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Chai Assertions for Promises

Chai as Promised extends Chai with a fluent language for asserting facts about promises.

Instead of manually wiring up your expectations to a promise’s fulfilled and rejected handlers:

    function (result) {
    function (err) {

you can write code that expresses what you really mean:

return doSomethingAsync().should.eventually.equal("foo");

or if you have a case where return is not preferable (e.g. style considerations) or not possible (e.g. the testing framework doesn’t allow returning promises to signal asynchronous test completion), then you can use the following workaround (where done() is supplied by the test framework):


Notice: either return or notify(done) must be used with promise assertions. This can be a slight departure from the existing format of assertions being used on a project or by a team. Those other assertions are likely synchronous and thus do not require special handling.

How to Use

should/expect Interface

The most powerful extension provided by Chai as Promised is the eventually property. With it, you can transform any existing Chai assertion into one that acts on a promise:

(2 + 2).should.equal(4);

// becomes
return Promise.resolve(2 + 2).should.eventually.equal(4);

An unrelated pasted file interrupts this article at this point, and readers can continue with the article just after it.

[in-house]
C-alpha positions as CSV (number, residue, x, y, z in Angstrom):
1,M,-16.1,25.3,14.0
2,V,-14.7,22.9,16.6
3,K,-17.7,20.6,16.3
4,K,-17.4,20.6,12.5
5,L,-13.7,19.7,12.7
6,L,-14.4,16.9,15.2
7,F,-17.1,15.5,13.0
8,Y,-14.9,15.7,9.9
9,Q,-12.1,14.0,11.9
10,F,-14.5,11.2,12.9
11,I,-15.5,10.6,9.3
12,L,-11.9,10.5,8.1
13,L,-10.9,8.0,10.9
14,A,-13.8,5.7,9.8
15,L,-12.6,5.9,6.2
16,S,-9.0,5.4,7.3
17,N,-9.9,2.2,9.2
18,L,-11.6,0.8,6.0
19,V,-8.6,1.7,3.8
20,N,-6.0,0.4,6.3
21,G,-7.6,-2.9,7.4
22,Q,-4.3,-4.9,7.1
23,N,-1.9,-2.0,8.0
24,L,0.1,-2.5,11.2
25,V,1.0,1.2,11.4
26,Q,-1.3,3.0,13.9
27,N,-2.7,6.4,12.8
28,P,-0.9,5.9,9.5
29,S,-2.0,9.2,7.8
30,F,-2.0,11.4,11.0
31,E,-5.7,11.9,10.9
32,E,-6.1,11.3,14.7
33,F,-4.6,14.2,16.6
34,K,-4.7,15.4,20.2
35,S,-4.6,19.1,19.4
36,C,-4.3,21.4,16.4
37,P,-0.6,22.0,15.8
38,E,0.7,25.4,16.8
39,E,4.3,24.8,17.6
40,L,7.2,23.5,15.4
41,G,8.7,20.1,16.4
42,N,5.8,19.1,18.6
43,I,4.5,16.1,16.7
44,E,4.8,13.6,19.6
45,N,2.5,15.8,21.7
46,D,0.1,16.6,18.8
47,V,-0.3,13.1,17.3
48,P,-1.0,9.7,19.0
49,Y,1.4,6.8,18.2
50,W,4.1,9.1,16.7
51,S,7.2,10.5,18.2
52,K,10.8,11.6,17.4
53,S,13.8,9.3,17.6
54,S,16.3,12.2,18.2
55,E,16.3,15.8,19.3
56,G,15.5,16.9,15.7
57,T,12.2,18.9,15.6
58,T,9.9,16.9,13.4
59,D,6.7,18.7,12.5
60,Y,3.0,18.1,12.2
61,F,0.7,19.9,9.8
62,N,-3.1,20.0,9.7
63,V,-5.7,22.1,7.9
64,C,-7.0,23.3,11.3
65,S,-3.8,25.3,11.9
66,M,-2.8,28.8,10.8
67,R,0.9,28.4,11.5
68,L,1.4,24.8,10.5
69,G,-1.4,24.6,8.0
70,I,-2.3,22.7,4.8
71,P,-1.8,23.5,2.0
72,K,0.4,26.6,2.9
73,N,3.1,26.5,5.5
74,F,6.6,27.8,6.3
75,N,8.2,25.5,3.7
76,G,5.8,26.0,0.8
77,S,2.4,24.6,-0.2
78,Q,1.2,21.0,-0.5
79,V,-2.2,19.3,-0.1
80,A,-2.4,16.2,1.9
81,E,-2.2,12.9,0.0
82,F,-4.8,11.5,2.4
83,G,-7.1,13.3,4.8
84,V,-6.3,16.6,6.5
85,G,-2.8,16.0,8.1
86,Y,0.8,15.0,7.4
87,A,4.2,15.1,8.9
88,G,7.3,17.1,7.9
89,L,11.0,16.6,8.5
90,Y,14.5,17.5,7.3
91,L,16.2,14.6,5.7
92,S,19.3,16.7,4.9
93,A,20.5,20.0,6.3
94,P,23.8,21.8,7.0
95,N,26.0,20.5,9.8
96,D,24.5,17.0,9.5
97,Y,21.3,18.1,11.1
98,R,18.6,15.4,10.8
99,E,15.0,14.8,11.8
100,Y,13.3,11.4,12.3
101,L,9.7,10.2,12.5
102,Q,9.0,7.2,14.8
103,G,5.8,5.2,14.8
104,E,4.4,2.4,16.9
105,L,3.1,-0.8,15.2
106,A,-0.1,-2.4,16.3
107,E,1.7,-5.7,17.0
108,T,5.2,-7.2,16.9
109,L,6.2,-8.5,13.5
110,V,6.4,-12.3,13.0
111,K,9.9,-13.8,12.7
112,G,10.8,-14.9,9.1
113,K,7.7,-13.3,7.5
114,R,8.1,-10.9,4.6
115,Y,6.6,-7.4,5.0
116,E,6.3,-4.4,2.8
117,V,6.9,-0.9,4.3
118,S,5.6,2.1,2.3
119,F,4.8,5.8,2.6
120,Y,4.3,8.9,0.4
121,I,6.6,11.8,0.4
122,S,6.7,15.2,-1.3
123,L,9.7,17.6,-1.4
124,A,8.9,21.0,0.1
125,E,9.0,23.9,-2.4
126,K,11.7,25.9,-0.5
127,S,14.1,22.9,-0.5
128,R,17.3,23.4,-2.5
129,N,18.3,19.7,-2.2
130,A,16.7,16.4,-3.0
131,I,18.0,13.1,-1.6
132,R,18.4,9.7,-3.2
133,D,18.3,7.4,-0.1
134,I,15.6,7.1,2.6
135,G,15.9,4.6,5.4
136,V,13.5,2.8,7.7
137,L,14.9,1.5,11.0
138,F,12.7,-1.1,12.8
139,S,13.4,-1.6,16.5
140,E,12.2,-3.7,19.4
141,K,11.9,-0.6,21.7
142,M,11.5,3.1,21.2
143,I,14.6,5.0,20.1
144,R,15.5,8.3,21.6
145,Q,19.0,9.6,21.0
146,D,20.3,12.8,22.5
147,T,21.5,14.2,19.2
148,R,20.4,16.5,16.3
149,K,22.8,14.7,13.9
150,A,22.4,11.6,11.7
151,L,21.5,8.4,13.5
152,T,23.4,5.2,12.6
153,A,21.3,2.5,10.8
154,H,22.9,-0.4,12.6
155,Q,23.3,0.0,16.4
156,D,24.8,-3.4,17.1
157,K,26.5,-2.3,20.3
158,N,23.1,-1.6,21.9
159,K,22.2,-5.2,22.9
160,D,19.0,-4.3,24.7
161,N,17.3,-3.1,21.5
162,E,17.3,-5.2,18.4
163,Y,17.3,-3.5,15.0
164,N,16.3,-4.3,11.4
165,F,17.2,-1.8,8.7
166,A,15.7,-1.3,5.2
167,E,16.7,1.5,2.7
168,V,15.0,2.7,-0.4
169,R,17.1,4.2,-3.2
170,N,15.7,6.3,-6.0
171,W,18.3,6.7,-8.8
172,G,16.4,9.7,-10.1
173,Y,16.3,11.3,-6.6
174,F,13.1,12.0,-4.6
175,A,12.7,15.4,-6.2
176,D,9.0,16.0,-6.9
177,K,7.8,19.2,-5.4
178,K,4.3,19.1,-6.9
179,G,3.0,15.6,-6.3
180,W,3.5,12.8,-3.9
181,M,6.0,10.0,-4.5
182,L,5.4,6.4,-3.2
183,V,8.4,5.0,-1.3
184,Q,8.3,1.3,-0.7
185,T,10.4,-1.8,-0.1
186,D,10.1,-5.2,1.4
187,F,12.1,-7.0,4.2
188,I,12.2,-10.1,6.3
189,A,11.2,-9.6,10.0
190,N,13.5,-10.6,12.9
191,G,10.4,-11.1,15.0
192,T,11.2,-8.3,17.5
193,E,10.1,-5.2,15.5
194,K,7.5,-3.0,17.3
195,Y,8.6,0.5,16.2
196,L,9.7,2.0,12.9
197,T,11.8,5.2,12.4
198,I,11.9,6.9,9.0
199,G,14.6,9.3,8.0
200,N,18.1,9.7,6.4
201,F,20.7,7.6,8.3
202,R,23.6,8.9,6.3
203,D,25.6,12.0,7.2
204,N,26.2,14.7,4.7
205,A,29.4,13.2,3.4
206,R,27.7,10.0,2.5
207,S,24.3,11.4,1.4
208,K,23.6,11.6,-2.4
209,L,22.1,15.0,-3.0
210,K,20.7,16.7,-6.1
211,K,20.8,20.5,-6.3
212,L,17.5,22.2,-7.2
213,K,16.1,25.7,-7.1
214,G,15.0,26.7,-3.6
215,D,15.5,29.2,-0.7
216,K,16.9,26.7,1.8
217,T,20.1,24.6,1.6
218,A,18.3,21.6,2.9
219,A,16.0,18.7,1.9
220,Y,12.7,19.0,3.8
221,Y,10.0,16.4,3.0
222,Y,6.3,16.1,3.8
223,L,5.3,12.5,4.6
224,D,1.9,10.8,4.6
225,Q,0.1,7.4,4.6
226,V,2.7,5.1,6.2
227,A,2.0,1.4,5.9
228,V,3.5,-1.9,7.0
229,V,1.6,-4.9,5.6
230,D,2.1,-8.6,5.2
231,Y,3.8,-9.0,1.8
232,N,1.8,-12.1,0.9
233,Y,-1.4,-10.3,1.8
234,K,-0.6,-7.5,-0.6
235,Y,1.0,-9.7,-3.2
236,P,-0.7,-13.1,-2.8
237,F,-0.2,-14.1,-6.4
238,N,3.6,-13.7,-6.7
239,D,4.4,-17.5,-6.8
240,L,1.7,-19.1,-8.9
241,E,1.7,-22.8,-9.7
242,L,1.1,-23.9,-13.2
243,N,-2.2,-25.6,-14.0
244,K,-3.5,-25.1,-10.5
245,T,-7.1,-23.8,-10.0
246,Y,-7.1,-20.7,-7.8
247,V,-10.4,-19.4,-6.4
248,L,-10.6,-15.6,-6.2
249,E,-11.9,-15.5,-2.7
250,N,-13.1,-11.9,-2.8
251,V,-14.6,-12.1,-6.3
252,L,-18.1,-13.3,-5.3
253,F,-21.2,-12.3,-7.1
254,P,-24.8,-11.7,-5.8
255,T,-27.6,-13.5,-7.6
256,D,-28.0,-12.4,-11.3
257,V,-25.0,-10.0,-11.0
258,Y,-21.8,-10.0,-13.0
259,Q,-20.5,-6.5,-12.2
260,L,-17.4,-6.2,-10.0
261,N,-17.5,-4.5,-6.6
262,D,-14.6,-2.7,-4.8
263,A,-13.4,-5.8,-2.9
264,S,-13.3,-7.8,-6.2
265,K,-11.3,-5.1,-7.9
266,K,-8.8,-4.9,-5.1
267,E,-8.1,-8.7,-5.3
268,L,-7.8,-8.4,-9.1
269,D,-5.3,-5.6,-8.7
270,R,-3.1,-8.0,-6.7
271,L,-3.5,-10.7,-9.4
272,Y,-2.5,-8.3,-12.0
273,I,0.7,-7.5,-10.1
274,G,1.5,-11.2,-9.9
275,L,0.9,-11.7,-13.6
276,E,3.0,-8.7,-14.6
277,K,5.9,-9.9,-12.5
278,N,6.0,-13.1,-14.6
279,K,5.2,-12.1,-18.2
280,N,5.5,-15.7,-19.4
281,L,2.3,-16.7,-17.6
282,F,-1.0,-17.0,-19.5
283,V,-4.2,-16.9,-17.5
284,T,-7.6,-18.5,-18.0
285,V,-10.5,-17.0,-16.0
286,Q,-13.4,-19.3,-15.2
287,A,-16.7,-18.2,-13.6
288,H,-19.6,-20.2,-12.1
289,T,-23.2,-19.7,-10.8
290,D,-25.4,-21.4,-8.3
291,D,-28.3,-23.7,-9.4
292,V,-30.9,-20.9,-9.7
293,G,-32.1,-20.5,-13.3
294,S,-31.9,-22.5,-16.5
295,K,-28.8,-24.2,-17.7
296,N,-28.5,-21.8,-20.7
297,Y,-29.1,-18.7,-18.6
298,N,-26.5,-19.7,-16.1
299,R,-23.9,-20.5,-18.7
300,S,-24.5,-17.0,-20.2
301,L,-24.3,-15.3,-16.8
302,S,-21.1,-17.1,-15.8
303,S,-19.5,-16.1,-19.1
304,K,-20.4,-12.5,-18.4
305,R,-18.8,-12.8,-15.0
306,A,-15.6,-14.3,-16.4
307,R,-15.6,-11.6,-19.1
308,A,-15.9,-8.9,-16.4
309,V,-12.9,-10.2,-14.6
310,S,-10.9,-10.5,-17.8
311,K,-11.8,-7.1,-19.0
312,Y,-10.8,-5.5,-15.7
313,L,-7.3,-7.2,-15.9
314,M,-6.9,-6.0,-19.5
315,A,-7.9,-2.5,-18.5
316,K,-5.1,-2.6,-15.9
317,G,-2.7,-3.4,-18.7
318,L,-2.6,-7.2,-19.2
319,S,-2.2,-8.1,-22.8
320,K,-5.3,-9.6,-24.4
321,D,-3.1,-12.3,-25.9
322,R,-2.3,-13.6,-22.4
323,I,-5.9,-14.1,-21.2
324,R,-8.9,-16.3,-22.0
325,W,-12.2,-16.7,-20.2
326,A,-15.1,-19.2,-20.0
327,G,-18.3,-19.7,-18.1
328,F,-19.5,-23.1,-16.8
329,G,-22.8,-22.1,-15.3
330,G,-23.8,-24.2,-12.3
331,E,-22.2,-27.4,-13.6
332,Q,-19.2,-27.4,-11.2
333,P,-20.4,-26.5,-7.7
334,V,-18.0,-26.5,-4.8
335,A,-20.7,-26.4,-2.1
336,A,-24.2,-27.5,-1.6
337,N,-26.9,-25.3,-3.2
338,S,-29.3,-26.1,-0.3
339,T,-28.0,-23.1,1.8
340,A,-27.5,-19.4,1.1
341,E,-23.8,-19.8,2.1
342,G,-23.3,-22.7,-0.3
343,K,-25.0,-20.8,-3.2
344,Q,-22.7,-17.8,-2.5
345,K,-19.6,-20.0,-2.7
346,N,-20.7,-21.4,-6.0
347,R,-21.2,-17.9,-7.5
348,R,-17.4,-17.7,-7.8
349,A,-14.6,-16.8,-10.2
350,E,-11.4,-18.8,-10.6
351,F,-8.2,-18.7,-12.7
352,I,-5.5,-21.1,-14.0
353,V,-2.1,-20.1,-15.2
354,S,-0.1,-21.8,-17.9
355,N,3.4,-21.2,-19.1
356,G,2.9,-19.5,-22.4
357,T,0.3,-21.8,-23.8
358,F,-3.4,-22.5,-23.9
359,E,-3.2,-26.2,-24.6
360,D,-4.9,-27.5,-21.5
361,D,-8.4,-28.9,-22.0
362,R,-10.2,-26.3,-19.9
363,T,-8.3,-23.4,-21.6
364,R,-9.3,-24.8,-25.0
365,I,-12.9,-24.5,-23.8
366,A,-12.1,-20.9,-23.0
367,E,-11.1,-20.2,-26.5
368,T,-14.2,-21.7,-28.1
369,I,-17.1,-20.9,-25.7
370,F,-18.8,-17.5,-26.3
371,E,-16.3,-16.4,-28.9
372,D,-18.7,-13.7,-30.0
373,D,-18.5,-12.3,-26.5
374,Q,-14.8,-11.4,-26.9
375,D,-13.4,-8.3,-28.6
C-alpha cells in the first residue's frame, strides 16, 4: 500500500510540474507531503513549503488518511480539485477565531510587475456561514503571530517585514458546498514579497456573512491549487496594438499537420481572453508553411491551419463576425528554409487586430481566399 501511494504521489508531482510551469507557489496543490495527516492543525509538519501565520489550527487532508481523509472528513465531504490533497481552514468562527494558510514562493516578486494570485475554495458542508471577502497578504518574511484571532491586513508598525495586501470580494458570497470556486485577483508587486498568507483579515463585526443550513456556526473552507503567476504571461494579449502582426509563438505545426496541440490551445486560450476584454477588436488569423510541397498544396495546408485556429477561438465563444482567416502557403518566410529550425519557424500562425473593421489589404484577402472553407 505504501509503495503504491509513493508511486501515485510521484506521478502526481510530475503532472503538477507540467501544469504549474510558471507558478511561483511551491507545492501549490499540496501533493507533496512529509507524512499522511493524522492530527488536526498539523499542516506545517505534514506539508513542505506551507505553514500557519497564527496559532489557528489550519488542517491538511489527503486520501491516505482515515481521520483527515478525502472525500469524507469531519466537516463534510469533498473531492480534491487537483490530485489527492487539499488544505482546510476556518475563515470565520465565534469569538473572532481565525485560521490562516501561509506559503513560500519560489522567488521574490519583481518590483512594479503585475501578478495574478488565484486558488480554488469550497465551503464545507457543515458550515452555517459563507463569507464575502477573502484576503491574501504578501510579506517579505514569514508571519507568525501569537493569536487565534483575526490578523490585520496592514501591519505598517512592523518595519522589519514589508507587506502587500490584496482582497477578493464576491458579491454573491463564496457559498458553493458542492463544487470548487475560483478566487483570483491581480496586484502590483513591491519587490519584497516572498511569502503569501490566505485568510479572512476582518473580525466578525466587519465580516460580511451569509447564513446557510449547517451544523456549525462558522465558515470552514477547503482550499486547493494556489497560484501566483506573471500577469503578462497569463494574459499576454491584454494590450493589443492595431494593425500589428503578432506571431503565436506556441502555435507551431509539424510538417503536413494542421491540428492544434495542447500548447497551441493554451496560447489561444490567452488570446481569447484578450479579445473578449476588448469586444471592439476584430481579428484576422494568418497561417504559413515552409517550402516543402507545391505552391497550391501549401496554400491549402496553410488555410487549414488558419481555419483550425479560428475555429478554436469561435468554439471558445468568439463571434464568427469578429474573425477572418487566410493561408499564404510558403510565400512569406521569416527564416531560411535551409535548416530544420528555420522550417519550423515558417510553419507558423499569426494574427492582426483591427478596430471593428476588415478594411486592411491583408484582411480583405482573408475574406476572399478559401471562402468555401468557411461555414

expect({ foo: "bar" })"foo");

// becomes
return expect(Promise.resolve({ foo: "bar" }))"foo");

There are also a few promise-specific extensions (with the usual expect equivalents also available):

return promise.should.eventually.deep.equal("foo");
return promise.should.become("foo"); // same as `.eventually.deep.equal`
return; // other variants of Chai's `throw` assertion work too.

assert Interface

As with the should/expect interface, Chai as Promised provides an eventually extender to chai.assert, allowing any existing Chai assertion to be used on a promise:

assert.equal(2 + 2, 4, "This had better be true");

// becomes
return assert.eventually.equal(Promise.resolve(2 + 2), 4, "This had better be true, eventually");

And there are, of course, promise-specific extensions:

return assert.isFulfilled(promise, "optional message");

return assert.becomes(promise, "foo", "optional message");
return assert.doesNotBecome(promise, "foo", "optional message");

return assert.isRejected(promise, Error, "optional message");
return assert.isRejected(promise, /error message regex matcher/, "optional message");
return assert.isRejected(promise, "substring to search error message for", "optional message");

Progress Callbacks

Chai as Promised does not have any intrinsic support for testing promise progress callbacks. The properties you would want to test are probably much better suited to a library like Sinon.JS, perhaps in conjunction with Sinon–Chai:

var progressSpy = sinon.spy();

return promise.then(null, null, progressSpy).then(function () {

Customizing Output Promises